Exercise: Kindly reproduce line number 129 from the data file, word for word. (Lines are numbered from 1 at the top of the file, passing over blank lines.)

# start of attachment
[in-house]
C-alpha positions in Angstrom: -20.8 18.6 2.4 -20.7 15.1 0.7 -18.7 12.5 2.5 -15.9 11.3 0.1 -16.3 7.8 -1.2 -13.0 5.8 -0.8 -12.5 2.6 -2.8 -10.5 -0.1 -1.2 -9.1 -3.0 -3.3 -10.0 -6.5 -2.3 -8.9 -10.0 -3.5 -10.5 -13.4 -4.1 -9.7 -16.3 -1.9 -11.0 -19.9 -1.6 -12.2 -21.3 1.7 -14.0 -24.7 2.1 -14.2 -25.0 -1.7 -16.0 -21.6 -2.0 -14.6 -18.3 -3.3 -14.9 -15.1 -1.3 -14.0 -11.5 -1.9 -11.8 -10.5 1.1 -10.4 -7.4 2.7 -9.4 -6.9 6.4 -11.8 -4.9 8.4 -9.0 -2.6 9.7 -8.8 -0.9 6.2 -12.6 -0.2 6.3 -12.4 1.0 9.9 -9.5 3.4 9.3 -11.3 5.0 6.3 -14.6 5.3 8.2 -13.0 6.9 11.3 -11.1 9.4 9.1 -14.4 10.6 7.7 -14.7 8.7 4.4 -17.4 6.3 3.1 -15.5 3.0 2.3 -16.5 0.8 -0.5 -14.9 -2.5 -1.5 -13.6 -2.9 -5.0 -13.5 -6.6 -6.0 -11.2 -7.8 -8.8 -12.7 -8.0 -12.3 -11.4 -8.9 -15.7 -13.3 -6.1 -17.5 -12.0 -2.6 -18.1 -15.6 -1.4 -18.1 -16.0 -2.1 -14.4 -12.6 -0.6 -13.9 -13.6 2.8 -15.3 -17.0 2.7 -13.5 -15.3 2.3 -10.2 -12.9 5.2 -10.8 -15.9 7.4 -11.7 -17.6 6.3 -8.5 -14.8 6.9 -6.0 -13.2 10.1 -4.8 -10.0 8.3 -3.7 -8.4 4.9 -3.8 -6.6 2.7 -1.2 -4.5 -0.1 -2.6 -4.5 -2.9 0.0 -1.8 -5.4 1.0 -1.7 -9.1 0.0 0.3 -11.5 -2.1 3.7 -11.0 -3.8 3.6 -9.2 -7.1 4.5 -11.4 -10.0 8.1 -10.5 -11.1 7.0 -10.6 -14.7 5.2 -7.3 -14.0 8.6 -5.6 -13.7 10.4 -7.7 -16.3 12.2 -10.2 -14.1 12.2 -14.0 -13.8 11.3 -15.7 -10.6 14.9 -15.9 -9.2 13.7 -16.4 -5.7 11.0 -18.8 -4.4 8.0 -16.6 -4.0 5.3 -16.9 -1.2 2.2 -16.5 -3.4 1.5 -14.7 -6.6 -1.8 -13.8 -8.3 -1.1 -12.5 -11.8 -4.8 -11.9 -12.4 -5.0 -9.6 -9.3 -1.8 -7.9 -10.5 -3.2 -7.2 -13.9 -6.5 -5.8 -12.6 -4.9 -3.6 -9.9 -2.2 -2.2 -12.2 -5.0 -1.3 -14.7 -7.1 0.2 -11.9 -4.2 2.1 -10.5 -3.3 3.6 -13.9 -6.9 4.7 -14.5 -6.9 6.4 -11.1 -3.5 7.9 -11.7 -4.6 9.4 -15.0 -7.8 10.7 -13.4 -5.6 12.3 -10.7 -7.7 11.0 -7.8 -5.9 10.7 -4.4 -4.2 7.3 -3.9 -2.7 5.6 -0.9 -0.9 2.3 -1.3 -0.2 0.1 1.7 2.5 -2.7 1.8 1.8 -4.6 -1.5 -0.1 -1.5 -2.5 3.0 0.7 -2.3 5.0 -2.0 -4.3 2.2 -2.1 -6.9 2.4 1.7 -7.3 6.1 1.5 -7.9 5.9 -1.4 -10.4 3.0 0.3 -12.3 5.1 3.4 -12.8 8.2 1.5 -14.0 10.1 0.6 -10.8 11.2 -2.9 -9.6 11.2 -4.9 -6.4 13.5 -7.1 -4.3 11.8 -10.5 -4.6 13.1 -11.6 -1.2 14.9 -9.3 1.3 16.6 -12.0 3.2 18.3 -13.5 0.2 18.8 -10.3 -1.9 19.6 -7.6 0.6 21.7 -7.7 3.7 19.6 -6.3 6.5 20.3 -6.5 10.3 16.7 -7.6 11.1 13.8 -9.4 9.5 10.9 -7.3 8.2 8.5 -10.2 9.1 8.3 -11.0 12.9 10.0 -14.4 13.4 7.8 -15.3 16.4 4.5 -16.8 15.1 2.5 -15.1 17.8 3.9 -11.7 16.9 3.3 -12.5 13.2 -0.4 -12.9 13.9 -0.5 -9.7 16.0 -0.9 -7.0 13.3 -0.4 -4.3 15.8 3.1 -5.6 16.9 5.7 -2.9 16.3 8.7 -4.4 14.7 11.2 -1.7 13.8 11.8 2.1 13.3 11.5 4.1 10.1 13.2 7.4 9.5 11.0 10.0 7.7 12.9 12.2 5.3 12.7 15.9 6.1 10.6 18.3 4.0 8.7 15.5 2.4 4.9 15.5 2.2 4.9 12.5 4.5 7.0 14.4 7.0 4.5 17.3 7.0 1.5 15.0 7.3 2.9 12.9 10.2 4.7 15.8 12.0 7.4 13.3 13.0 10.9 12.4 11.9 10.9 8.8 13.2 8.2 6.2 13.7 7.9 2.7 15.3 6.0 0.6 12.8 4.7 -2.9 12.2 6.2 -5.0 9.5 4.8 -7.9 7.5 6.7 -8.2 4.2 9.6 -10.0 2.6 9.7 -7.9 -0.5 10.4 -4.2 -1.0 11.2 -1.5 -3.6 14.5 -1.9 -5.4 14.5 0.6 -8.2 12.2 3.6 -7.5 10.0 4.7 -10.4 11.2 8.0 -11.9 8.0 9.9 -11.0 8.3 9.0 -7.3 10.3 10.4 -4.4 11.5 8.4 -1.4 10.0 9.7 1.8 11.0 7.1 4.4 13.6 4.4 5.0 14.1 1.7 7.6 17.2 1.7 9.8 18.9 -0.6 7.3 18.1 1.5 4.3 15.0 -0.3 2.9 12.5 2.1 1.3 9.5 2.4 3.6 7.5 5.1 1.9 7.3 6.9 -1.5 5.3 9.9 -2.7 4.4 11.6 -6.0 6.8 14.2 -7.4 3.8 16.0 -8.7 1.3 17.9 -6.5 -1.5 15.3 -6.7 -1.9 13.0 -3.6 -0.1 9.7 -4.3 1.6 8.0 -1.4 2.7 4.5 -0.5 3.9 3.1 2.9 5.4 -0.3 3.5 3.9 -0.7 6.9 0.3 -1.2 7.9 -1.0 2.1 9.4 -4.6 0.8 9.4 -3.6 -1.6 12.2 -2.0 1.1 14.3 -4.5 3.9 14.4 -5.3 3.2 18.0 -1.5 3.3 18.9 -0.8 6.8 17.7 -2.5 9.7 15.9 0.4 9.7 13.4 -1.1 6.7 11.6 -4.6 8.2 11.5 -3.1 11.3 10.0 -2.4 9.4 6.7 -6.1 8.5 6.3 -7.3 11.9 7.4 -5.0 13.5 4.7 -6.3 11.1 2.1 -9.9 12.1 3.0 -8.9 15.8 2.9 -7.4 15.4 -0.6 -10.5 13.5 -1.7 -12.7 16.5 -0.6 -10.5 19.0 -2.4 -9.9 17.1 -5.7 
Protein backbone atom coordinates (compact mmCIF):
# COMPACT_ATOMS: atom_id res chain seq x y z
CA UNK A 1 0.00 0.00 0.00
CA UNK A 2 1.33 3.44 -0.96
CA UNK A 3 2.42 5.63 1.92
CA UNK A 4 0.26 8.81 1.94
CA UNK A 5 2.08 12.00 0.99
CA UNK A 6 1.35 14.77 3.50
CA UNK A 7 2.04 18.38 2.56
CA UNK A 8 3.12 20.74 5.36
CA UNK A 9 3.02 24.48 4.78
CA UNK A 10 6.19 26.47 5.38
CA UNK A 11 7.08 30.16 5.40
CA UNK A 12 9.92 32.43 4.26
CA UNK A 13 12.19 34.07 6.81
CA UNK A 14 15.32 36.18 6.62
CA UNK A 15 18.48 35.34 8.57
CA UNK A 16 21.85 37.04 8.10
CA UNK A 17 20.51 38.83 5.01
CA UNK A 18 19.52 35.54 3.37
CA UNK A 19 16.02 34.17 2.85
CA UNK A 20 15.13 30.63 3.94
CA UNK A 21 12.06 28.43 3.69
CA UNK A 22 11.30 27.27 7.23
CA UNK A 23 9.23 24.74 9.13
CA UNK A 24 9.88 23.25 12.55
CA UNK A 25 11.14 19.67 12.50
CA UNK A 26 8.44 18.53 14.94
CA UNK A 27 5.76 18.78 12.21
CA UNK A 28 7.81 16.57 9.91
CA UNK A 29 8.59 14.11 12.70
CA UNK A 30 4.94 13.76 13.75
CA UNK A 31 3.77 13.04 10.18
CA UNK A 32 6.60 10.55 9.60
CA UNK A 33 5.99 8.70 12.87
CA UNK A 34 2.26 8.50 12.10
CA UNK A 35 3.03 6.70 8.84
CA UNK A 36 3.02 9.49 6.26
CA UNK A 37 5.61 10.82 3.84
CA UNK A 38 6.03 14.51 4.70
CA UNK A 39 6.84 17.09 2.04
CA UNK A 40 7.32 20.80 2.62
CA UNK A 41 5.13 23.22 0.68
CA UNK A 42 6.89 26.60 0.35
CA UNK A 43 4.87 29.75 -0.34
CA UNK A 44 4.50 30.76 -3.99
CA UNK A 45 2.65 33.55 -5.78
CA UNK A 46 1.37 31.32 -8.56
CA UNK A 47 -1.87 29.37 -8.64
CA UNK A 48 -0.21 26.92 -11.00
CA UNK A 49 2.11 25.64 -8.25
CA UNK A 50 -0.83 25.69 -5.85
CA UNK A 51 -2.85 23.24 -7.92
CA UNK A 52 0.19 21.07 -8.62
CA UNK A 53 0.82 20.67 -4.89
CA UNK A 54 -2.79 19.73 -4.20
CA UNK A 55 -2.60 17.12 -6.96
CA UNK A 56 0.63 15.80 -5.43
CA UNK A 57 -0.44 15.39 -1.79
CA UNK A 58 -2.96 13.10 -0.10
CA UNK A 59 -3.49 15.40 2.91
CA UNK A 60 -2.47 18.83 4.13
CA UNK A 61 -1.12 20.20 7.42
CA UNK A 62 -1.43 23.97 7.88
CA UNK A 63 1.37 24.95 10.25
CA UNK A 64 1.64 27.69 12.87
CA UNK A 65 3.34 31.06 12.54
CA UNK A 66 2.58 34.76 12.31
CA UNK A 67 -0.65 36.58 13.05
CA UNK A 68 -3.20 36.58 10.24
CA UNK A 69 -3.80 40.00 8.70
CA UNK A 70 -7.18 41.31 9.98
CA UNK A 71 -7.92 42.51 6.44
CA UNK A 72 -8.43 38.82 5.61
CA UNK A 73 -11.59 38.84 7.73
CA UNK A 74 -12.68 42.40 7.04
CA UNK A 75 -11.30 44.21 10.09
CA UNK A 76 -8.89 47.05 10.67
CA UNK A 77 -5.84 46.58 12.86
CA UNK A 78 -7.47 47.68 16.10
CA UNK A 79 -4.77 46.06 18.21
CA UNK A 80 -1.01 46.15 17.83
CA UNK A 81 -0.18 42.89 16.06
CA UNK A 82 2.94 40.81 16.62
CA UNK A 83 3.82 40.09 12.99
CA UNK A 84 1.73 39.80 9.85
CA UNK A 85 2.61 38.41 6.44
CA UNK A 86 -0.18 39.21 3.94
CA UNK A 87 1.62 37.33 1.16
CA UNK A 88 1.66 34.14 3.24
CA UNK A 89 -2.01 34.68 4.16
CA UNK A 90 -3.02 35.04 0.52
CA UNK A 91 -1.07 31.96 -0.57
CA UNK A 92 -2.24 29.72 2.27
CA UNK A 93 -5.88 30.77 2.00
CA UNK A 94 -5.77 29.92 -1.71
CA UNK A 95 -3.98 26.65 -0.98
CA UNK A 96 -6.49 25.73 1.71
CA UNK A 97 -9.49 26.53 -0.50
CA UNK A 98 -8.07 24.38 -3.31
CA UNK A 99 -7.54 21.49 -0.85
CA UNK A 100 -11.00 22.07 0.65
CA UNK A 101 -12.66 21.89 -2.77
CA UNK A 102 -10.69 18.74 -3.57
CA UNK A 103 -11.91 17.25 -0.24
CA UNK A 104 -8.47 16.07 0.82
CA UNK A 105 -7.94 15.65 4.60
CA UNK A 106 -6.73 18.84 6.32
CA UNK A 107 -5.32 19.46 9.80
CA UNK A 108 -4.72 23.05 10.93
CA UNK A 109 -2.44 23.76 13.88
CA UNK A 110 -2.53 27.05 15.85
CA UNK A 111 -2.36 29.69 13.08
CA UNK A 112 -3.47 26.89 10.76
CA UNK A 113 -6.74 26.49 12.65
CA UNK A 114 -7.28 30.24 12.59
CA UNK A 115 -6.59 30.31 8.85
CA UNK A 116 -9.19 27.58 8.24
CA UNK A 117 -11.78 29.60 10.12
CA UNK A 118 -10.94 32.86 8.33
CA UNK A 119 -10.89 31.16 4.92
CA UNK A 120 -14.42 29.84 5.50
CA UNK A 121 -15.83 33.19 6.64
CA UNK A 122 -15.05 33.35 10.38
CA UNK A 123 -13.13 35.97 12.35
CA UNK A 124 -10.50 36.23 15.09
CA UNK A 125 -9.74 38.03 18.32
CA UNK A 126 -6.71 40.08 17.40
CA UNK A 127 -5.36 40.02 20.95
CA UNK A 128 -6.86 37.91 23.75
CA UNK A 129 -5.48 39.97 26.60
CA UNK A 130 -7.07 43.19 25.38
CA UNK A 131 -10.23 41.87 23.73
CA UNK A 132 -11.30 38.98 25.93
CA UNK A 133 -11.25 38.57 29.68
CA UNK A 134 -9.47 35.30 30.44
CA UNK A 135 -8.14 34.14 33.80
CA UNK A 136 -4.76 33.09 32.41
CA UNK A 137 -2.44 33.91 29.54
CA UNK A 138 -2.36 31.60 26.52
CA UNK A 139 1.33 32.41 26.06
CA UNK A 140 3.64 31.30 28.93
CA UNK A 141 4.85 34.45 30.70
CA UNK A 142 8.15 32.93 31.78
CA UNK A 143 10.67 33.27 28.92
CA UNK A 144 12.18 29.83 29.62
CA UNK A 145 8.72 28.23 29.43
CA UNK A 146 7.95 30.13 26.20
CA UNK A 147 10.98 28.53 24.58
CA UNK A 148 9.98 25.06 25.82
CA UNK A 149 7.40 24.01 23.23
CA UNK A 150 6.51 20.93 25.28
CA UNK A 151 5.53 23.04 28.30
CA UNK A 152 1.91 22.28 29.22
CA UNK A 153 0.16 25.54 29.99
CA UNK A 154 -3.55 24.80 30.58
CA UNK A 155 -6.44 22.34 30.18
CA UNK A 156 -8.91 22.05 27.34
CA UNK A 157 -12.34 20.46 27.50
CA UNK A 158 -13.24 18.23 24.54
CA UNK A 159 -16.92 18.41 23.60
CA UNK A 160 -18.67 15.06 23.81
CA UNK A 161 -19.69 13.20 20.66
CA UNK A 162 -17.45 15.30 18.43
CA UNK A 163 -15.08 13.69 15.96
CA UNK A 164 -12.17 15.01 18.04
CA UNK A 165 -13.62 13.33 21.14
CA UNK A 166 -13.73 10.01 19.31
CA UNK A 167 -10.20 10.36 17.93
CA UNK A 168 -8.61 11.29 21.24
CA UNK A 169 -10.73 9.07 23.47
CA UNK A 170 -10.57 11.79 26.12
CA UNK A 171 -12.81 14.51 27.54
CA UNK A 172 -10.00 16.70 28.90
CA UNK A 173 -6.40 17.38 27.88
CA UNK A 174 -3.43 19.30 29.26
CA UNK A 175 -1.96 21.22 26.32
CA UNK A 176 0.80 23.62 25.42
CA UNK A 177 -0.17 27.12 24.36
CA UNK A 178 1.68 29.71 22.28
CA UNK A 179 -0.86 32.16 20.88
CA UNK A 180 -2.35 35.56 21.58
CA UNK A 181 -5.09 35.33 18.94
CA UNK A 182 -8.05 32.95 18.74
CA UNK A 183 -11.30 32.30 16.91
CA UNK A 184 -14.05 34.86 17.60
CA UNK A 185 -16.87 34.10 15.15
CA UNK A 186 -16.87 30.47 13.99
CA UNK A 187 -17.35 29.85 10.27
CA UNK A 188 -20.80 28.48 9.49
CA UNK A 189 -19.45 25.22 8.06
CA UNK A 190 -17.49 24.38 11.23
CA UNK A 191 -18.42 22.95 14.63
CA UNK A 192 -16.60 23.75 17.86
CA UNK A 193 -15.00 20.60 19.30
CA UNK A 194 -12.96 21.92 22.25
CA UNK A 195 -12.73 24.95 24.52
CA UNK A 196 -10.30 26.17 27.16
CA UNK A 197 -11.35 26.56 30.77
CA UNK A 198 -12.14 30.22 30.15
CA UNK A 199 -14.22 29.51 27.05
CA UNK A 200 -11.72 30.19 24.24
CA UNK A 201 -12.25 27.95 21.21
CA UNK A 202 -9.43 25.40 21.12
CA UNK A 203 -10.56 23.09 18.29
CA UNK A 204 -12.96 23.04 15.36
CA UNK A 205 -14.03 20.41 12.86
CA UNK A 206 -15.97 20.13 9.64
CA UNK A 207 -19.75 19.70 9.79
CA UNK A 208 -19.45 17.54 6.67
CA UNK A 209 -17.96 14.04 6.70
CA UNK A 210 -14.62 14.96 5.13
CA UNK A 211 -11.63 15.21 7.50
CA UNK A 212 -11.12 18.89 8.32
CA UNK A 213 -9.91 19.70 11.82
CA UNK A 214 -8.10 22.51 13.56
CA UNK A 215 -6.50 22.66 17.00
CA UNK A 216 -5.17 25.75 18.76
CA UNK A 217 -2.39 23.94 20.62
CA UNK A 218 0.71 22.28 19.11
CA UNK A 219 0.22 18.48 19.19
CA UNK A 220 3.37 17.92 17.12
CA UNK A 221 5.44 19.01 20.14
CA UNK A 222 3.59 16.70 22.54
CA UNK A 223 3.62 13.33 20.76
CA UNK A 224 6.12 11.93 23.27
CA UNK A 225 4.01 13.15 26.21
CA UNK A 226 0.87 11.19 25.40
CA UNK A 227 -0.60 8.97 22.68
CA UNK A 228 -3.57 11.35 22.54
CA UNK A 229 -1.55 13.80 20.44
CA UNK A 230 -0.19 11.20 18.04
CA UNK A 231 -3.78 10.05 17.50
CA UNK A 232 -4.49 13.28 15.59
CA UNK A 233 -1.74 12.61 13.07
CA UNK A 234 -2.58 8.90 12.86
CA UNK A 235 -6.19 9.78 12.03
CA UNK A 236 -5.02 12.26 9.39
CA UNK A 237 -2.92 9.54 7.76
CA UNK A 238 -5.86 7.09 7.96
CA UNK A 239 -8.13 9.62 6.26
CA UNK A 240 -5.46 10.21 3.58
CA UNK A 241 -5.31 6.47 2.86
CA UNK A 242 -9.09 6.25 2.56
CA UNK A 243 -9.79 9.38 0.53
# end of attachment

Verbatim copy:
CA UNK A 125 -9.74 38.03 18.32